At Crossref, we care a lot about the completeness and quality of metadata. Gathering robust metadata from across the global network of scholarly communication is essential for effective co-creation of the research nexus and making the inner workings of academia traceable and transparent. We invest time in community initiatives such as Metadata 20/20 and Better Together webinars. We encourage members to take time to look up their participation reports, and our team can support you if you’re looking to understand and improve any aspects of metadata coverage of your content.
What’s in the metadata matters because it is So.Heavily.Used.
You might be tired of hearing me say it but that doesn’t make it any less true. Our open APIs now see over 1 billion queries per month. The metadata is ingested, displayed and redistributed by a vast, global array of systems and services that in whole or in part are often designed to point users to relevant content. It’s also heavily used by researchers, who author the content that is described in the metadata they analyze.
Our Perspectives blog series highlights different members of our diverse, global community at Crossref. We learn more about their lives and how they came to know and work with us, and we hear insights about the scholarly research landscape in their country, the challenges they face, and their plans for the future.
تسلط سلسلة مدونة توقعات - وجهات نظر الخاصة بنا الضوء على أعضاء مختلفين من مجتمعنا العالمي المتنوع في كروس رف .نتعلم المزيد عن حياتهم وكيف تعرفوا وعملوا معنا، ونسمع رؤى حول مشهد البحث العلمي في بلدهم، والتحديات التي يواجهونها، وخططهم للمستقبل.
One of the main motivators for funders registering grants with Crossref is to simplify the process of research reporting with more automatic matching of research outputs to specific awards. In March 2022, we developed a simple approach for linking grants to research outputs and analysed how many such relationships could be established. In January 2023, we repeated this analysis to see how the situation changed within ten months. Interested? Read on!
TL;DR: We no longer charge fees for members to participate in Crossmark, and we encourage all our members to register metadata about corrections and retractions - even if you can’t yet add the Crossmark button and pop-up box to your landing pages or PDFs.
Research doesn’t stand still; even after publication, articles can be updated with supplementary data or corrections. When published content is changed in this way the publisher should report and link it, so that those accessing and citing the content know if it’s been updated, corrected or even retracted. This also emphasizes the publisher’s commitment to the ongoing stewardship of published content.
Many people find and store articles to read later, either as PDFs on their laptop or on one of any number of reference management systems - when they come back to read and cite these articles, possibly many months later, they want to know if the version they have is current or not.
Removing Crossmark fees
To encourage even wider adoption of Crossmark, and to promote best practice around better reporting of corrections and retractions, we will no longer be charging additional fees for our Crossmark service. This change applies to all Crossmark metadata registered from 1 January 2020. All members are now encouraged to add Crossmark metadata and add the Crossmark button and pop-up box to their publications - and you can do so as part of your regular content registration.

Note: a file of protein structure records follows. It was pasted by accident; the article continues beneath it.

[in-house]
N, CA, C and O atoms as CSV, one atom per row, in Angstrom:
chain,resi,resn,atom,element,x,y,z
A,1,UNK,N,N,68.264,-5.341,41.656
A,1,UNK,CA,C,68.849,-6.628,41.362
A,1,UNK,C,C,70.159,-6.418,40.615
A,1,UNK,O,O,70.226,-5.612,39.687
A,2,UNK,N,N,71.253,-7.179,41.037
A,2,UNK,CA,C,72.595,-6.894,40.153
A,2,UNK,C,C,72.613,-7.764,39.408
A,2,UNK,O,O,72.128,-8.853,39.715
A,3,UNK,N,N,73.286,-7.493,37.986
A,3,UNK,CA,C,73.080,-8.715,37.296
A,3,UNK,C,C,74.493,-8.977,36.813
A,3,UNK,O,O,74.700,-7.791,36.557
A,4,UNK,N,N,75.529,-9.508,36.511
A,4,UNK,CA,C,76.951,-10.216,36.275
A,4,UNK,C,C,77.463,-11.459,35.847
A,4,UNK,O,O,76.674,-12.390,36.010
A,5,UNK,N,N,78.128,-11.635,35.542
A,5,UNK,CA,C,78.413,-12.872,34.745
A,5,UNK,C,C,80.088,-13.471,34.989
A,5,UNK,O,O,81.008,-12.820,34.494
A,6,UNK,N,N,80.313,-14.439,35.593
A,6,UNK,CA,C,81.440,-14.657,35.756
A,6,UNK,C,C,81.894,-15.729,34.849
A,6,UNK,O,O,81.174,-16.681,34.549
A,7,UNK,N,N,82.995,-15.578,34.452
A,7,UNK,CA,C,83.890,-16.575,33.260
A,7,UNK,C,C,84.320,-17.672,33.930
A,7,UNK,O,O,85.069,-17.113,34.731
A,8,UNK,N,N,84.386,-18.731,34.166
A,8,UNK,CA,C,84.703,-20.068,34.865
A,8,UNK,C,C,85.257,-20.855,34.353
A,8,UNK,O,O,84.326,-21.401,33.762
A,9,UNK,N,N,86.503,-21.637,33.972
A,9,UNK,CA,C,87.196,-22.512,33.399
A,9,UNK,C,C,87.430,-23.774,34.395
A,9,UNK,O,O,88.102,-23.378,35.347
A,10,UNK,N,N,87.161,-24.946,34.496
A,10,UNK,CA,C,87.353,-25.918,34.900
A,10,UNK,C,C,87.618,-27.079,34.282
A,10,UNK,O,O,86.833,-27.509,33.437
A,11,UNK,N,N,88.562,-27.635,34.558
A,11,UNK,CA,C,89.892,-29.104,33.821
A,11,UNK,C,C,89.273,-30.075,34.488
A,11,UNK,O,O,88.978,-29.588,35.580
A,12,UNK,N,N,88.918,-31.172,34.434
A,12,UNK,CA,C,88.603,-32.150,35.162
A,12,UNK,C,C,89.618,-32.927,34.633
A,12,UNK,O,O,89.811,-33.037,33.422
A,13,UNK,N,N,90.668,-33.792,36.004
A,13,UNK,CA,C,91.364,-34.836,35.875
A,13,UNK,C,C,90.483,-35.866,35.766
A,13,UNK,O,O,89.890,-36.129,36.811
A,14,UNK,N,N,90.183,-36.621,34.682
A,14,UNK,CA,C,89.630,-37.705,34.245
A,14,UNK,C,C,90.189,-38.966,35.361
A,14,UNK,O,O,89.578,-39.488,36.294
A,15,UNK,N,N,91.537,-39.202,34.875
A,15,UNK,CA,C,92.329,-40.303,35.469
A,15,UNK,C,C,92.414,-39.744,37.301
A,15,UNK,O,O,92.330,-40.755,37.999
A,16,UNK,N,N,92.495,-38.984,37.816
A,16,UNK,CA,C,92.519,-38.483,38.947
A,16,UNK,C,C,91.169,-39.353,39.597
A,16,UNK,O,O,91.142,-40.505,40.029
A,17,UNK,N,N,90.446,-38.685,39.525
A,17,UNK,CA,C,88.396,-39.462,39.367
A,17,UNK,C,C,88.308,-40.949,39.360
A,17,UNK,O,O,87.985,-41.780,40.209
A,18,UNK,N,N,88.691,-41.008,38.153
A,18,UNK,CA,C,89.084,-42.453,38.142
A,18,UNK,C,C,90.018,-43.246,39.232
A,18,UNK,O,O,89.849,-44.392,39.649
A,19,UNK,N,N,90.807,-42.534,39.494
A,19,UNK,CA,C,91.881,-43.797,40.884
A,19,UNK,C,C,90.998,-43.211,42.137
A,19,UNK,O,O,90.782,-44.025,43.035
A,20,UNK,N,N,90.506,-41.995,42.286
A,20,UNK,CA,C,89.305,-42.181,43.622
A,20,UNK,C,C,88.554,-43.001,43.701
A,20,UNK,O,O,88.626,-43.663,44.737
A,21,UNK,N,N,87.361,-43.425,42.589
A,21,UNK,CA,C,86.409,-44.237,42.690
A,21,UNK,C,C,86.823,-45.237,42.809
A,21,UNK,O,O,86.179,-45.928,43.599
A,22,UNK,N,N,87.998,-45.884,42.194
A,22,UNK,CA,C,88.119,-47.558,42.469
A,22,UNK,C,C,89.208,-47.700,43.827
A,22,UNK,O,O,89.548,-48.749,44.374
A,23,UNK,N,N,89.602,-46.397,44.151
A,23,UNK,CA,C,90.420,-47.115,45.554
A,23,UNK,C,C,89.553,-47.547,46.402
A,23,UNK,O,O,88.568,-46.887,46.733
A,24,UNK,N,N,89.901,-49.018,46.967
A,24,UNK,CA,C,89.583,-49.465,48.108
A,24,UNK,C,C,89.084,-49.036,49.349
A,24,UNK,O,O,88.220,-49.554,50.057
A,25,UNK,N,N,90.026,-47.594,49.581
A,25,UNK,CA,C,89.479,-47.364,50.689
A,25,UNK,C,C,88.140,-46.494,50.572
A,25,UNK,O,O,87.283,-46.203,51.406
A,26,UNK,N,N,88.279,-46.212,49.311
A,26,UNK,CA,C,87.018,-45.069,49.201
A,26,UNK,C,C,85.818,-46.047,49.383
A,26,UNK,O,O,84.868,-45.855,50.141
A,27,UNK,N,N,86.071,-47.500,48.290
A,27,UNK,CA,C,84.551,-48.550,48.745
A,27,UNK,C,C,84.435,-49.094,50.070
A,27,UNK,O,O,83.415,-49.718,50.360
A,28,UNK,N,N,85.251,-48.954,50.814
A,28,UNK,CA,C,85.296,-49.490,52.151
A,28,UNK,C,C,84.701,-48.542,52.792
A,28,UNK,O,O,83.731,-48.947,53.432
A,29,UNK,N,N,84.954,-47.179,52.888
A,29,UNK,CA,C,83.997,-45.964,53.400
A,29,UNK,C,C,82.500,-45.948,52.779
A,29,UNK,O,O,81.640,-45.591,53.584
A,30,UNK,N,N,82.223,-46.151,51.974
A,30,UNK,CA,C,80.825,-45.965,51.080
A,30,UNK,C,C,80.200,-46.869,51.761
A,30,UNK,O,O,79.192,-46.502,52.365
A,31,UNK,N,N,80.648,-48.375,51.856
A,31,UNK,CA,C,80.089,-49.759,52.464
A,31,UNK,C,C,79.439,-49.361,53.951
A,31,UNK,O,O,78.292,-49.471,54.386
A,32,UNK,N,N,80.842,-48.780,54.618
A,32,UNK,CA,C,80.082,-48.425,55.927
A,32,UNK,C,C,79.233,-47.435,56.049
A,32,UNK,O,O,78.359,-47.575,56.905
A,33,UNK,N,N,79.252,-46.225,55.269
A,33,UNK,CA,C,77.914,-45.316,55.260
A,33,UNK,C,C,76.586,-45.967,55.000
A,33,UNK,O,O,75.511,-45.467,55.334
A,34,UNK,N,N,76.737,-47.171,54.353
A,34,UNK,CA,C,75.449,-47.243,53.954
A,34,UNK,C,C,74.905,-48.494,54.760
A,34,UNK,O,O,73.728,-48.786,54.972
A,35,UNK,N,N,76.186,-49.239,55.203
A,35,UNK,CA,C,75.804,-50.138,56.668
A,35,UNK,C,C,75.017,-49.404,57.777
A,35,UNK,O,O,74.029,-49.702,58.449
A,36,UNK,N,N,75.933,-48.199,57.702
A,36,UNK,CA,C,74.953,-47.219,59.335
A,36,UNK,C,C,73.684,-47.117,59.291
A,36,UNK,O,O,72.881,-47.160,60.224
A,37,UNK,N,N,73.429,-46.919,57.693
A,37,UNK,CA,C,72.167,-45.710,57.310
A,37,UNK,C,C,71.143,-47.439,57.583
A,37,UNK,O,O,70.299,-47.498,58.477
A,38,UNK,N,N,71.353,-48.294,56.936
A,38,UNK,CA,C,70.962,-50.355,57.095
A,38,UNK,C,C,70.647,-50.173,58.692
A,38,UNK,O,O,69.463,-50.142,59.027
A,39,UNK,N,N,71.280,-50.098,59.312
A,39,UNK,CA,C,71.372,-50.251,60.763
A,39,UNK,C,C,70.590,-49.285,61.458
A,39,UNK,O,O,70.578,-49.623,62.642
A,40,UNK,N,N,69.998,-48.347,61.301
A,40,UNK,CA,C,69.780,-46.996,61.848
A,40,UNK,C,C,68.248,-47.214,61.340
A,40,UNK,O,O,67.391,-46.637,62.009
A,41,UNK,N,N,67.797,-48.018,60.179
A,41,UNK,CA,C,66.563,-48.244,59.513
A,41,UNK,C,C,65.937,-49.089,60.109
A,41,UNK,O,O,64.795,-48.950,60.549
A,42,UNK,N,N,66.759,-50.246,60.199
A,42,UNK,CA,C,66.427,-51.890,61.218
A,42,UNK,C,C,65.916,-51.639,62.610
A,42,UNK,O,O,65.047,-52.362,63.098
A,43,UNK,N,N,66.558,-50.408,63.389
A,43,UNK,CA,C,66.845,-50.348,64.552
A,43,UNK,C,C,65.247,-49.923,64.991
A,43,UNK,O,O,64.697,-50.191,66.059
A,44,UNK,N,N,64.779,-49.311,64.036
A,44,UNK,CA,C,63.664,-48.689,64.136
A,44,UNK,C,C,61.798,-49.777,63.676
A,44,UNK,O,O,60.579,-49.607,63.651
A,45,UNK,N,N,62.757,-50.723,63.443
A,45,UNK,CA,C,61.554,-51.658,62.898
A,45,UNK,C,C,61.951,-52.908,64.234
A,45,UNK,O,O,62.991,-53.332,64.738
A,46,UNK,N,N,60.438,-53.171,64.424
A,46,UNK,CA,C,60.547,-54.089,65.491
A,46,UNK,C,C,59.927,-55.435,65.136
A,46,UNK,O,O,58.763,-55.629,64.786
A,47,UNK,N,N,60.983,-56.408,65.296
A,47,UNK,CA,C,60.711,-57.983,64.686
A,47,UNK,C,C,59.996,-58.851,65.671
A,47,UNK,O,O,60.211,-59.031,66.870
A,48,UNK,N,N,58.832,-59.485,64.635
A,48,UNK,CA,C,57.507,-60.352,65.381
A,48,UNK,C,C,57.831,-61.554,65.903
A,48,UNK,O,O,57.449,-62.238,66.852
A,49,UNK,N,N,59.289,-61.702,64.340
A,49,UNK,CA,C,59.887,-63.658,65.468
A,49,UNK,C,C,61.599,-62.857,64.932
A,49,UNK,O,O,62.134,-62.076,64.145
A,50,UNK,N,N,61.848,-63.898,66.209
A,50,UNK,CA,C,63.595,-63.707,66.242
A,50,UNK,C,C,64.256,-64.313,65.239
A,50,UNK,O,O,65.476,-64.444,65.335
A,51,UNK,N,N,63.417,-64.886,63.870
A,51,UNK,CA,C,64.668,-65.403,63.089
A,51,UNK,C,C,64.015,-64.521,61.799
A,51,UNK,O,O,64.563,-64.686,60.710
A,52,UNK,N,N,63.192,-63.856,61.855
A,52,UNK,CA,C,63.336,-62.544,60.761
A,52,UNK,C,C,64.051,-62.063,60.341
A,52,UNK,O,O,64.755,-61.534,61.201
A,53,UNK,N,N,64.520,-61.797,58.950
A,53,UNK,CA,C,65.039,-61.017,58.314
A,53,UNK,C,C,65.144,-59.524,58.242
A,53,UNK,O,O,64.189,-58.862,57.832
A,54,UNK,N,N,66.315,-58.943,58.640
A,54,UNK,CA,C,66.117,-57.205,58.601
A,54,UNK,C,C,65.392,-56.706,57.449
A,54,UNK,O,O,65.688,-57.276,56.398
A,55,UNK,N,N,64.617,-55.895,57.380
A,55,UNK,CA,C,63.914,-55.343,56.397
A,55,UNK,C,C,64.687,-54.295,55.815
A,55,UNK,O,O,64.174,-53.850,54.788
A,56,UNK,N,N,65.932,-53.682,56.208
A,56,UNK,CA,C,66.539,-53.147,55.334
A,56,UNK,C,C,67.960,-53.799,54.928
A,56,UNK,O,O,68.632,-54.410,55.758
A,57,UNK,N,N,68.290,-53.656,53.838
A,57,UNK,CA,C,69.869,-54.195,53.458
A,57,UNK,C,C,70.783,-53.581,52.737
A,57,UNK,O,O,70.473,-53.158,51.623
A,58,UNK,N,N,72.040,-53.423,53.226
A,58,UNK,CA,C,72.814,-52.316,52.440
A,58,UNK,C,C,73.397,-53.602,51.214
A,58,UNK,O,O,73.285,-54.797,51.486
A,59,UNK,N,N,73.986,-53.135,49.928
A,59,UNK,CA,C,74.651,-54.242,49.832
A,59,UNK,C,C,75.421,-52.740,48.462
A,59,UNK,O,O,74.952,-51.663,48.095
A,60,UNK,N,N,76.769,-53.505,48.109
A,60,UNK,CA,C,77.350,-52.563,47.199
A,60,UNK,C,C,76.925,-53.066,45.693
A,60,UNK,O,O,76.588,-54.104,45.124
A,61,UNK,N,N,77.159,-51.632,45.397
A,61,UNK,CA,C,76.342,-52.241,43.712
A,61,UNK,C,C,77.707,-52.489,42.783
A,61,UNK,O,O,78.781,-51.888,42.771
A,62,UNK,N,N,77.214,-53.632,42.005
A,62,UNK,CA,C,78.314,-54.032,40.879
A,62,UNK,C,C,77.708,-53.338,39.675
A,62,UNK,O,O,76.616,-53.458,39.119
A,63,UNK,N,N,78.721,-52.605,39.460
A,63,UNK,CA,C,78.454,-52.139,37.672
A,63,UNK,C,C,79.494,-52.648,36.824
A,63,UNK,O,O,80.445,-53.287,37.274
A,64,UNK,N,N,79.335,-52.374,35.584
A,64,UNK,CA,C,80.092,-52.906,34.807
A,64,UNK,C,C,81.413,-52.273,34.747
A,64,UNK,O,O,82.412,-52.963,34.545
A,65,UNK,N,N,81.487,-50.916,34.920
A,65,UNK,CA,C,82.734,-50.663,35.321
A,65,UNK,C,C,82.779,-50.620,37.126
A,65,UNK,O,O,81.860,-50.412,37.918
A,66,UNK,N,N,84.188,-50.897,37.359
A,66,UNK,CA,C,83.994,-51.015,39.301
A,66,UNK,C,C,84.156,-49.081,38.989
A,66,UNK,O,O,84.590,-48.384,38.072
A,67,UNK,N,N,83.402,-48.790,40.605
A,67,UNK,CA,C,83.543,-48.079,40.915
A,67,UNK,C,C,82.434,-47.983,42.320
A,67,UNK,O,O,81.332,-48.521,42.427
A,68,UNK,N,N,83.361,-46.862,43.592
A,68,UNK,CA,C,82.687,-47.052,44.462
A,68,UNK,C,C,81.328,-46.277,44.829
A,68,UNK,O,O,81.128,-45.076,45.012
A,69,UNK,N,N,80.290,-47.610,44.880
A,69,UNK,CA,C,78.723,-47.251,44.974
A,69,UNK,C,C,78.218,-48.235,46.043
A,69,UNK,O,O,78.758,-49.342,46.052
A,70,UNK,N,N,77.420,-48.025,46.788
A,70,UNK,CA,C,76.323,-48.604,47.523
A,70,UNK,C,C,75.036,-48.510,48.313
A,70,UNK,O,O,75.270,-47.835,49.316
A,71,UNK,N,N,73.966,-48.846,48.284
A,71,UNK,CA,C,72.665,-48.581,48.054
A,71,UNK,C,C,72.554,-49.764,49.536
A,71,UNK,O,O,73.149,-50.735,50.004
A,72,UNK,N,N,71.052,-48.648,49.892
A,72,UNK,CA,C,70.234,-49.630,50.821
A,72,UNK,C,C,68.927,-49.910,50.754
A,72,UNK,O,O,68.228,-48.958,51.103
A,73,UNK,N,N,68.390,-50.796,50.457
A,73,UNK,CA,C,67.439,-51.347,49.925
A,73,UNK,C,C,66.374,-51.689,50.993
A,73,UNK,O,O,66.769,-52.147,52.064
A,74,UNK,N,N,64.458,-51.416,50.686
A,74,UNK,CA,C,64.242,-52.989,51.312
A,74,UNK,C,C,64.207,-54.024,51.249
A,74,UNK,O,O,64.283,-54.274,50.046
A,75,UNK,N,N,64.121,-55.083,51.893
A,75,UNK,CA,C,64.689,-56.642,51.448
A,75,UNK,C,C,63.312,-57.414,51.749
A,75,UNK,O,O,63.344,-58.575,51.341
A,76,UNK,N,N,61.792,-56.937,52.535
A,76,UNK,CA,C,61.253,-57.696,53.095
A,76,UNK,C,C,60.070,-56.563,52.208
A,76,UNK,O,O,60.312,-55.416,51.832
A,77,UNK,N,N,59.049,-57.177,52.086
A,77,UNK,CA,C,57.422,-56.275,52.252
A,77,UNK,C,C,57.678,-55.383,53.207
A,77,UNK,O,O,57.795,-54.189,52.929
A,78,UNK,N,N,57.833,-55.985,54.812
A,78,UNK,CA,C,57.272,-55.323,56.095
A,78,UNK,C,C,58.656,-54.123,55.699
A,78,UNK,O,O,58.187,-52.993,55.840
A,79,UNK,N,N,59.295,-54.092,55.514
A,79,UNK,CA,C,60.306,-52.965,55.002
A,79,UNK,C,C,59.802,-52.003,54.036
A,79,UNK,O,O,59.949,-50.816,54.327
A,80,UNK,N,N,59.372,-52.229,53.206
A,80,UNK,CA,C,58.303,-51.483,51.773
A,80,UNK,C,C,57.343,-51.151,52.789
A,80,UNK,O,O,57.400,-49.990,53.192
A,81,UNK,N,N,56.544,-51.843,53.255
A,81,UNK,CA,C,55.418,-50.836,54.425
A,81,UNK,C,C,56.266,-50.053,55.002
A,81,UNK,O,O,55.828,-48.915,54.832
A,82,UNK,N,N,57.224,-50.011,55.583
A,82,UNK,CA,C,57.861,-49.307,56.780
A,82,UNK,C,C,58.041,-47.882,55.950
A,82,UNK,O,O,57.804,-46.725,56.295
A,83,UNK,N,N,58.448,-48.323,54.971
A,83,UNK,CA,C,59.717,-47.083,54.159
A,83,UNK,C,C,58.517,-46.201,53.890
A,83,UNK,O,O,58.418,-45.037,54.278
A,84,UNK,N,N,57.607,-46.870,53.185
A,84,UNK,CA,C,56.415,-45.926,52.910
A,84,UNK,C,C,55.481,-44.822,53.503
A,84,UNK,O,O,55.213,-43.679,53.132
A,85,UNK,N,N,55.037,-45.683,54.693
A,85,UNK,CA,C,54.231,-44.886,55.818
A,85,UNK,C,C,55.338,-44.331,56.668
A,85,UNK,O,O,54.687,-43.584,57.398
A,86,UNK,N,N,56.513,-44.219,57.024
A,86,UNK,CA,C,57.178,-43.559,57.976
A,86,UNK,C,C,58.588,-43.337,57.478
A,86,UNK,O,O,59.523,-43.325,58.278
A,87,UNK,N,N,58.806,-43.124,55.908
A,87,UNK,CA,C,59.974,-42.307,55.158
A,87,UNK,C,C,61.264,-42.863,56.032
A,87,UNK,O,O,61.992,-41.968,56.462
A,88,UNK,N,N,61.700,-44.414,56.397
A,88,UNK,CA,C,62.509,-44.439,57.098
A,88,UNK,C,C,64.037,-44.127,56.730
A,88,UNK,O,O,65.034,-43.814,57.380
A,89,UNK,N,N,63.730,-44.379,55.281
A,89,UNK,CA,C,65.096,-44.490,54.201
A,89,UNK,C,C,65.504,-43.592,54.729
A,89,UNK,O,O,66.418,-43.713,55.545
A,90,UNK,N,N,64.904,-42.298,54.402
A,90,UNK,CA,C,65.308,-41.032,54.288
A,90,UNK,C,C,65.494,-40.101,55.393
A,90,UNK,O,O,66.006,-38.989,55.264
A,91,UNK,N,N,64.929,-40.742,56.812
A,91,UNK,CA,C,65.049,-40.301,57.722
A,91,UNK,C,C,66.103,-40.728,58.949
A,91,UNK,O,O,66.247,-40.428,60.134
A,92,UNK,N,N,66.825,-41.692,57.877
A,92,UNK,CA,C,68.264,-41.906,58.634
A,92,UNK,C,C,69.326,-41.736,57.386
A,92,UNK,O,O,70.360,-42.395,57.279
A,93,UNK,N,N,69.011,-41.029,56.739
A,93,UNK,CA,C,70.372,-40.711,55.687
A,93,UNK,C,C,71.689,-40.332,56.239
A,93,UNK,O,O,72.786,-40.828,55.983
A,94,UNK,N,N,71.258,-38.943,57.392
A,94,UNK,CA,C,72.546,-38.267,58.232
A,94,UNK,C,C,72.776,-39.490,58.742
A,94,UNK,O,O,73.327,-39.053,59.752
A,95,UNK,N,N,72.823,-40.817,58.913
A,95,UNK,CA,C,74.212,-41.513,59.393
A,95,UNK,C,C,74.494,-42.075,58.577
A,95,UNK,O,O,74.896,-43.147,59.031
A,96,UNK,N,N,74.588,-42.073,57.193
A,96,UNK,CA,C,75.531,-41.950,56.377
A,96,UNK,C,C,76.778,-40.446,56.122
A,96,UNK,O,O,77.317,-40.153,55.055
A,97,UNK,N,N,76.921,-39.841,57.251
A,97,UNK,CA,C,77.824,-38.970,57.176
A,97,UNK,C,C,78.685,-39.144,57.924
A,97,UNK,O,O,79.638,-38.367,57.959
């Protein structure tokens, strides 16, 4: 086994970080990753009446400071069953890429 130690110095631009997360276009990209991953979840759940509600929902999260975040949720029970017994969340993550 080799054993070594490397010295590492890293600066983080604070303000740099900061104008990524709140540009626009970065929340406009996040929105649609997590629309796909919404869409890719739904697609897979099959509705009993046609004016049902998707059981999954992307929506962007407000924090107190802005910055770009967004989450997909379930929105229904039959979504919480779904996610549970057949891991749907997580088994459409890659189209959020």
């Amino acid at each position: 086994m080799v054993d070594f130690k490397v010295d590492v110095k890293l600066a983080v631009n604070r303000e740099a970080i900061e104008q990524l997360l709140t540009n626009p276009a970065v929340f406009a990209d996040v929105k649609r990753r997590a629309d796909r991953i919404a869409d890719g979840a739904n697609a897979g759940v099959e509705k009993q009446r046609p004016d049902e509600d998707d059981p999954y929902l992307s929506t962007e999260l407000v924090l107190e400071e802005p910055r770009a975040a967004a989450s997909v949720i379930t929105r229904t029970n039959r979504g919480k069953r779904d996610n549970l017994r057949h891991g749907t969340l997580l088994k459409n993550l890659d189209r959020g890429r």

Richer metadata gives important context
We know that there are many more corrections and retractions that are not yet being registered, and to address this, we are now asking all of our members to start registering metadata for significant updates to your publications, even if you don’t implement the Crossmark button and pop-up box on your content. Remember, anyone can access the Crossmark metadata through our public REST API, and start using it straight away - even if you’re not ready to implement the Crossmark button.
Check out how to get started; if you only want to deposit metadata, follow steps one through four. If you also want to add the Crossmark button and pop-up box to your web pages/PDFs so that readers can easily see when content has changed, then also follow the rest of the steps.
We launched Crossmark in 2012 to raise awareness of these critical changes, by asking Crossref members to:
help readers find out about the changes by placing a Crossmark button and pop-up box (which is consistent across all members making it recognizable to readers) on your landing pages and in PDFs
Members can also use Crossmark to register additional metadata about content, giving further context and background for the reader. These metadata appear in the “More Information” section of the Crossmark box. 7 million DOIs have some additional metadata, the most common being copyright statements, publication history, and peer review methods.
Anyone can access the Crossmark metadata through our public REST API, providing a myriad of opportunities for integration with other systems, and analysis of changes to the scholarly record.
Who has implemented Crossmark?
440 Crossref members have implemented Crossmark to date. 11.4 million DOIs have some Crossmark metadata.
DOIs with Crossmark metadata
Of those, about 130,000 contain an update:
You can see which members or journals have implemented Crossmark by viewing the relevant Crossref Participation Report.